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The Federalist Papers, written by Alexander Hamilton, James Madison & John Jay, defend what was in their day a revolutionary charter--the Constitution of the United States of America. The Federalist Papers explain the complexities of a constitutional government its political structure & its principles based on the inherent rights of humans. Scholars have long regarded this work as a milestone in political science & a classic of American political theory. Editor's Introduction
Preface to the 2nd Edition
Preface to John Hopkins Edition
Notes on Preface to 2nd Edition
Bibliographical Appendix, 1st edition
Bibliographical Appendix, 2nd edition
About Alexander Hamilton :
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Alexander Hamilton (January 11, 1755 or 1757 – July 12, 1804) was the first United States Secretary of the Treasury, a Founding Father, economist, and political philosopher. He led calls for the Philadelphia Convention, was one of America's first Constitutional lawyers, and cowrote the Federalist Papers, a primary source for Constitutional interpretation.
Born on the West Indian island of Nevis, Hamilton was educated in North America. During the American Revolutionary War, he joined the American militia and was chosen artillery captain. Hamilton became senior aide-de-camp and confidant to General George Washington, and led three battalions at the Siege of Yorktown. He was elected to the Continental Congress, but resigned to practice law and to found the Bank of New York. He served in the New York Legislature, later returned to Congress, and was the only New York signer at the Philadelphia Convention. As Washington's Treasury Secretary, he influenced formative government policy widely. An admirer of British political systems, Hamilton emphasized strong central government and Implied Powers, under which the new U.S. Congress funded the national debt, assumed state debts, created a national bank, and established an import tariff and whiskey tax.
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"This country and this people seem to have been made for each other, and it appears as if it was the design of Providence, that an inheritance so proper and convenient for a band of brethren ... should never be split into a number of unsocial, jealous, and alien sovereignties." So wrote John Jay, one of the revolutionary authors of The Federalist Papers, arguing that if the United States was truly to be a single nation, its leaders would have to agree on universally binding rules of governance--in short, a constitution. In a brilliant set of essays, Jay and his colleagues Alexander Hamilton and James Madison explored in minute detail the implications of establishing a kind of rule that would engage as many citizens as possible and that would include a system of checks and balances. Their arguments proved successful in the end, and The Federalist Papers stand as key documents in the founding of the United States.About the Author:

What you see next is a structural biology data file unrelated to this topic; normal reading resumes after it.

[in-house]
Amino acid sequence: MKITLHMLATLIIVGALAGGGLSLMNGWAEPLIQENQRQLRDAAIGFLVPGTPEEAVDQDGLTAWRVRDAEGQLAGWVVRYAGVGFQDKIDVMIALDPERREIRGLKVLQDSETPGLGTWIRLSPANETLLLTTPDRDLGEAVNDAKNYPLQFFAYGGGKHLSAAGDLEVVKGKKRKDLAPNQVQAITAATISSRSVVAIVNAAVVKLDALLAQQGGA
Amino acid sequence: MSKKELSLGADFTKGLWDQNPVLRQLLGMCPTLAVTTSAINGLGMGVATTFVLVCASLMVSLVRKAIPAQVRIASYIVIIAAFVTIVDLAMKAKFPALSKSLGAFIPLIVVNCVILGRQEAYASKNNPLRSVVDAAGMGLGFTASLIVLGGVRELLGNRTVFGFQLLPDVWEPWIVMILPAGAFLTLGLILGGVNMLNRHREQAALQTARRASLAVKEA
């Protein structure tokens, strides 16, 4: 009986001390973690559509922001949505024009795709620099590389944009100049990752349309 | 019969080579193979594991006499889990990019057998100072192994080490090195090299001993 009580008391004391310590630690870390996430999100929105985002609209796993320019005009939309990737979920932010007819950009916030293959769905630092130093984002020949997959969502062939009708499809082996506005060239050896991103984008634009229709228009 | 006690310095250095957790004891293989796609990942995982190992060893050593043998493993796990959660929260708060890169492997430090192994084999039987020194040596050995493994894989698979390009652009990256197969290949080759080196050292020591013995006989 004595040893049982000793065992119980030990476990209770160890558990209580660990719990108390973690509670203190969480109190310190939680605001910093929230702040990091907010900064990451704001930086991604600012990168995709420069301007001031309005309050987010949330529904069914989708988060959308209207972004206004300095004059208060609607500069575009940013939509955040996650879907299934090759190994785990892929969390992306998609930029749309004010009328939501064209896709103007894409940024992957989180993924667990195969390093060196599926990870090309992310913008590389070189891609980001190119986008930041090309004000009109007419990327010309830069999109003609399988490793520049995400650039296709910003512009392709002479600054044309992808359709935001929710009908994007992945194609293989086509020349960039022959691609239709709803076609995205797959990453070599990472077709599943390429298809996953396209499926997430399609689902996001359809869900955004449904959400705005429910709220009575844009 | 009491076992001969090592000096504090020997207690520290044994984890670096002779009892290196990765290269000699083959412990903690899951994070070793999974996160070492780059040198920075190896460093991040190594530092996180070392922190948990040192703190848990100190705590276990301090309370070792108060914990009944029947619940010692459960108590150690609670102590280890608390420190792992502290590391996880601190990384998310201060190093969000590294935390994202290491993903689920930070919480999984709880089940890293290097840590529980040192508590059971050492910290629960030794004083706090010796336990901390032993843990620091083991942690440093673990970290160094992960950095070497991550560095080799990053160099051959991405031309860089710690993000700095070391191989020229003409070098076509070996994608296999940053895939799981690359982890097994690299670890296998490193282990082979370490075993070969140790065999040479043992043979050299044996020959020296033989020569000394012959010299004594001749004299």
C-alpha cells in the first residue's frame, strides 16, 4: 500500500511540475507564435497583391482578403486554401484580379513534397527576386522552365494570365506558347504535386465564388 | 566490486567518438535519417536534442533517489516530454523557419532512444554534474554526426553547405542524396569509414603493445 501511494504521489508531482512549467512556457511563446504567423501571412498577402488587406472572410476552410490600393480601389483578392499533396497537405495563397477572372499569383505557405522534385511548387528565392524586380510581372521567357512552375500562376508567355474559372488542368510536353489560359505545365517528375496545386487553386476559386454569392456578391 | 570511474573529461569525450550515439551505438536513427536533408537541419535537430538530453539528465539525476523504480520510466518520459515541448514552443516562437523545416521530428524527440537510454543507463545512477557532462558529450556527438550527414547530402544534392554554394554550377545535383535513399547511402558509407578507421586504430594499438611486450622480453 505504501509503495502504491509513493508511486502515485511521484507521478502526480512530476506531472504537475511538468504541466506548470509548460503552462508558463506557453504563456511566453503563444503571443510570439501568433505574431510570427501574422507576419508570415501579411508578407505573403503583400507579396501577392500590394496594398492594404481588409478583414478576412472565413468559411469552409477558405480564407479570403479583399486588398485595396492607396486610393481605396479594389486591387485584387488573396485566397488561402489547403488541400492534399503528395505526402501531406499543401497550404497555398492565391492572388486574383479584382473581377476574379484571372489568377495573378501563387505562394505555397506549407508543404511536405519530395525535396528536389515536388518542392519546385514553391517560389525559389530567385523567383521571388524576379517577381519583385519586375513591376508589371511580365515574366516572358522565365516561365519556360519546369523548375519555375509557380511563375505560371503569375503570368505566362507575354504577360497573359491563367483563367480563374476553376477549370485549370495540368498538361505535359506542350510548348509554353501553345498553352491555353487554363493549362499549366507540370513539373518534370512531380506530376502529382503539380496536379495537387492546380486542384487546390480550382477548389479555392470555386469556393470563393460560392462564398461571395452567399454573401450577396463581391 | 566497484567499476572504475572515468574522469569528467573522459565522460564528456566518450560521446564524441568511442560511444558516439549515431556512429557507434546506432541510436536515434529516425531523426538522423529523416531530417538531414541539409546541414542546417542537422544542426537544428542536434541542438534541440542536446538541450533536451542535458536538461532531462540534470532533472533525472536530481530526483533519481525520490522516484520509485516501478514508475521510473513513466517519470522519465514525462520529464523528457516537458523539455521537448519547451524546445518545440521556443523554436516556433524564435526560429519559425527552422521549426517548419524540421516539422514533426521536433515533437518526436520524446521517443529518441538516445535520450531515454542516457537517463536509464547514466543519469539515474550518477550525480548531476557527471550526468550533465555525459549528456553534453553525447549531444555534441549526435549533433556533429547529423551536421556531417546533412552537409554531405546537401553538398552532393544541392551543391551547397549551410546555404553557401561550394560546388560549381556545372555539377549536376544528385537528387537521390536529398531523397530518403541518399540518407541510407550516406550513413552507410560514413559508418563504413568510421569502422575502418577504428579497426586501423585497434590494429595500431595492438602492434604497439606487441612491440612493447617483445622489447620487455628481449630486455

Review The Federalist Papers are a series of 85 articles advocating the ratification of the United States Constitution. Seventy-seven of the essays were published serially in The Independent Journal and The New York Packet between October 1787 and August 1788. A compilation of these and eight others, called The Federalist; or, The New Constitution, was published in two volumes in 1788 by J. and A. McLean. The series' correct title is The Federalist; the title The Federalist Papers did not emerge until the twentieth century. The Federalist remains a primary source for interpretation of the U.S. Constitution. According to historian Richard B. Morris, they are an "incomparable exposition of the Constitution, a classic in political science unsurpassed in both breadth and depth by the product of any later American writer." At the time of publication, the authorship of the articles was a closely-guarded secret, though astute observers guessed that Hamilton, Madison, and Jay were the likely authors. Following Hamilton's death in 1804, a list that he drew up became public; it claimed fully two-thirds of the essays for Hamilton, including some that seemed more likely the work of Madison (Nos. 49-58, 62, and 63). The scholarly detective work of Douglass Adair in 1944 postulated the following assignments of authorship, confirmed in 1964 by a computer analysis of the text: - Alexander Hamilton (51 articles: nos. 1, 6-9, 11-13, 15-17, 21-36, 59-61, and 65-85) - James Madison (29 articles: nos. 10, 14, 37-58 and 62-63) - John Jay (5 articles: 2-5 and 64). - Nos. 18-20 were the result of a collaboration between Madison and Hamilton.
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